MORRO-CASTLE-burning-at-sea.jpgMorro Castle burning at sea, 1934 © International News Photos, Inc.

At the end of the 1920s Paris witnessed the birth of the weekly Match, conceived as the sporting version of L’Intransigeant, and simultaneously the creation of the Dephot Agency, the first to provide complete photographic records to the press.

Pierre Assouline, Henri Cartier-Bresson: A Biography (2005), p. 63

For years, I have wondered what/when the first photo agency was. However, I cannot really take Assouline seriously here. Dephoto was founded in 1928. Associate Press was distributing photographs by mail in 1927, but it seems clear from works comprised of syndicated photos (such as Pare Lorenz’s The Roosevelt Year in 1934) that there were a variety of other picture agencies, such as Acme News Pictures, long before AP got involved. A big shake-out occurred in the 1930s with the advent of wirephoto, leaving AP and UPI as the main players in the US. The point being, though, that I suspect that picture agencies or syndicates probably sprung up not long after national distribution of illustrated weeklies like Harper’s and the Illustrated London News began in the 1850s or 1860s. I’ll bet that it occurred at around the same time in several countries, with international distribution coming just before the turn of the century.

As a lark, I was googling around looking for some dates and found this interesting bit regarding the mail distribution of images on the AP history page:

On rare occasions, the AP would use the AT&T; picture transmission system to send a picture of special urgency from its origin to a distribution point.

In virtually every instance, however, delivery could take up to 85 hours. An example: When the ocean liner Moro Castle caught fire off the New Jersey coast in 1934, an AP photographer flew over the vessel and made shot after shot of the flaming scene. The negatives were then processed in New York and original negatives sent via air mail to key distribution centers in Chicago and Los Angeles. The pictures were printed and redistributed by train and mail.

Compare/contrast this version with a contemporary report regarding AP’s coverage from Time, September 24, 1934:

The blackened hulk of the T. E. L. Morro Castle was hardly cold last week before newsphoto agencies leaped headlong into the advertising pages of Editor & Publisher to tell the trade how they trounced their competitors in the race for pictures of this latest marine catastrophe. All the boasting was done by Acme Newspictures and International News Photos at the expense of their common enemy, the Associated Press.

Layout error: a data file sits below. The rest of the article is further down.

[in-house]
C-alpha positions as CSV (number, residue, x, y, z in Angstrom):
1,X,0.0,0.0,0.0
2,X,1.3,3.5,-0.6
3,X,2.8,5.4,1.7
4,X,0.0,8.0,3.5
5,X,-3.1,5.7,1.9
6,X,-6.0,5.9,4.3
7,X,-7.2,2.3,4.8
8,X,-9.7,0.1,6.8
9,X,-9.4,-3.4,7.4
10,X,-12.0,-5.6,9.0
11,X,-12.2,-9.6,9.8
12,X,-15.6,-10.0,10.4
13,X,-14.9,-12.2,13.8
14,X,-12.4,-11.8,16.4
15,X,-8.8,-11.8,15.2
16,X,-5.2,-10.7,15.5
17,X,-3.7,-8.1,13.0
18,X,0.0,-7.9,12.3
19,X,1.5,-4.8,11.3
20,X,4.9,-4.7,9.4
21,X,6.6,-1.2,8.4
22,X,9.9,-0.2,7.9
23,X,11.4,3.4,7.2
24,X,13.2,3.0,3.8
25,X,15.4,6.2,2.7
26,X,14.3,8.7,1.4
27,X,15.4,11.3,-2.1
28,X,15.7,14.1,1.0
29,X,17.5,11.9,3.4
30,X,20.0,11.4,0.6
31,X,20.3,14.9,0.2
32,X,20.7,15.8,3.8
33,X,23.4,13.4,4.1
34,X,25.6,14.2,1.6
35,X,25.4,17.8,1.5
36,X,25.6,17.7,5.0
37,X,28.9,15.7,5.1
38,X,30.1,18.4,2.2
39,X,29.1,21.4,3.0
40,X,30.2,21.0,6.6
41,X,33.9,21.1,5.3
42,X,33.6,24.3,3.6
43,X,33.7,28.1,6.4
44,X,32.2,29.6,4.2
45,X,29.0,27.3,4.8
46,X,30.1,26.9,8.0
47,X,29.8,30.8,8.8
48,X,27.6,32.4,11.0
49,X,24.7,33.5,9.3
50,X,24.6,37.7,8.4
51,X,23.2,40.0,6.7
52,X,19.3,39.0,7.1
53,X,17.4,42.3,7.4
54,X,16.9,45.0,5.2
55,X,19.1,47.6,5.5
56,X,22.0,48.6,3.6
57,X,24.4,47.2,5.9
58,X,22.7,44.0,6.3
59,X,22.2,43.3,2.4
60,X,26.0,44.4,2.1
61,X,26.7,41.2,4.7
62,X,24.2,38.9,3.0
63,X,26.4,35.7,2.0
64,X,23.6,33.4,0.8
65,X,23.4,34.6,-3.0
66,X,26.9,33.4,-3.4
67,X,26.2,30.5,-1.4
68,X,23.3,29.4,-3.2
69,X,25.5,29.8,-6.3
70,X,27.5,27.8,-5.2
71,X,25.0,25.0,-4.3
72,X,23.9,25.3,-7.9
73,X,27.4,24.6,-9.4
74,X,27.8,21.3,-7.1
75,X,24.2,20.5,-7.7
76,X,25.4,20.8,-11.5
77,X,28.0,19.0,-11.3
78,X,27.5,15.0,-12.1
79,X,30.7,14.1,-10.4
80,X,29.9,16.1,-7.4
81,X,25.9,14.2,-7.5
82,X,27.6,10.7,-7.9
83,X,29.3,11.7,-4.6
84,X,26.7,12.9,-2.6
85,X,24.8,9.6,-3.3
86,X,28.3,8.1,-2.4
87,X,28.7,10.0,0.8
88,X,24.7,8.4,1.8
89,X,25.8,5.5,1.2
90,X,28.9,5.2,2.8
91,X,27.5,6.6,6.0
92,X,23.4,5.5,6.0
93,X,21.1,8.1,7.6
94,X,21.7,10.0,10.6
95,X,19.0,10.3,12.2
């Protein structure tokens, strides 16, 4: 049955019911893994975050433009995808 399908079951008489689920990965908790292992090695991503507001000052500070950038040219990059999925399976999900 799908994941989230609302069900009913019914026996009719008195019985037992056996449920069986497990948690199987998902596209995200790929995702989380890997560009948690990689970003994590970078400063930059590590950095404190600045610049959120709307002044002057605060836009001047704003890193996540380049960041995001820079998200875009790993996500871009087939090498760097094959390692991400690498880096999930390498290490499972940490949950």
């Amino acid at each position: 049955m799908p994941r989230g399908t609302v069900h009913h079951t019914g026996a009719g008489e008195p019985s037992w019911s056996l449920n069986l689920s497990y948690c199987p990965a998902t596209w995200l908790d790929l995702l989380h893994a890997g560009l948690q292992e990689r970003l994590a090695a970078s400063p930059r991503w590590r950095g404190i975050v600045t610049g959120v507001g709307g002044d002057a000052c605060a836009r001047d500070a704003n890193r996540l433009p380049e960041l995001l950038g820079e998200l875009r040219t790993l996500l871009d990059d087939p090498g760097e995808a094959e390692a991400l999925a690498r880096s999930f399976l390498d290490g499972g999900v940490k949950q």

Fundamentally the warfare between Associated Press, Hearst’s International News, and Scripps-Howard’s Acme should be three-cornered. But last spring AP drove the other two into a defensive alliance by announcing plans for a $1,000,000-a-year telephoto system which would flash all the day’s newspictures to all the AP’s clients within a few minutes of their taking (TIME, May 7). A few clients have already begun to install equipment, but no date has been set for starting the service. Meanwhile Acme and International have been working hand in glove.

When the Morro Castle’s SOS flashed into Manhattan, weather along the coast was vile. The average commercial airplane pilot would have hesitated long before flying a cameraman offshore in the dark, wind, and rain. But International and Acme had classified lists of pilots, including certain ones who had the equipment and the courage to fly through anything. At about 7 a. m. two such pilots took off from New York with International and Acme cameramen, returned three hours later within five minutes of each other, with magnificent pictures of the burning vessel. Somehow AP was left at the post.

Last week’s trade-paper advertisements rubbed it into AP unmercifully. International News’s spread bluntly stated: “The Cleveland News, first newspaper to be supplied with Associated Press Telephoto, RELIED exclusively on International News Photos for first pictures of the burning Morro Castle.” That jibe was mild compared to Acme’s. The latter in a two-page layout showed facsimiles of the New York World-Telegram and the New York Sun the day of the disaster. The former, labeled 12:15 p. m., bore a large picture by Acme of the liner ablaze. The Sun, labeled 4 p. m., carried a stodgy still of the Morro Castle in her prime. The credit line was Associated Press Photo. Across the top of the advertisement streamed this headline:


But last week’s set to over newsphoto supremacy in the pages of Editor & Publisher was generally considered only a mild prelude to the cut-throat battle ahead, if and when AP’s telephoto service opens fire.

It just goes to show you how versions of the same chain of events can be spun. Then, as now, superior technology doesn’t always win the day.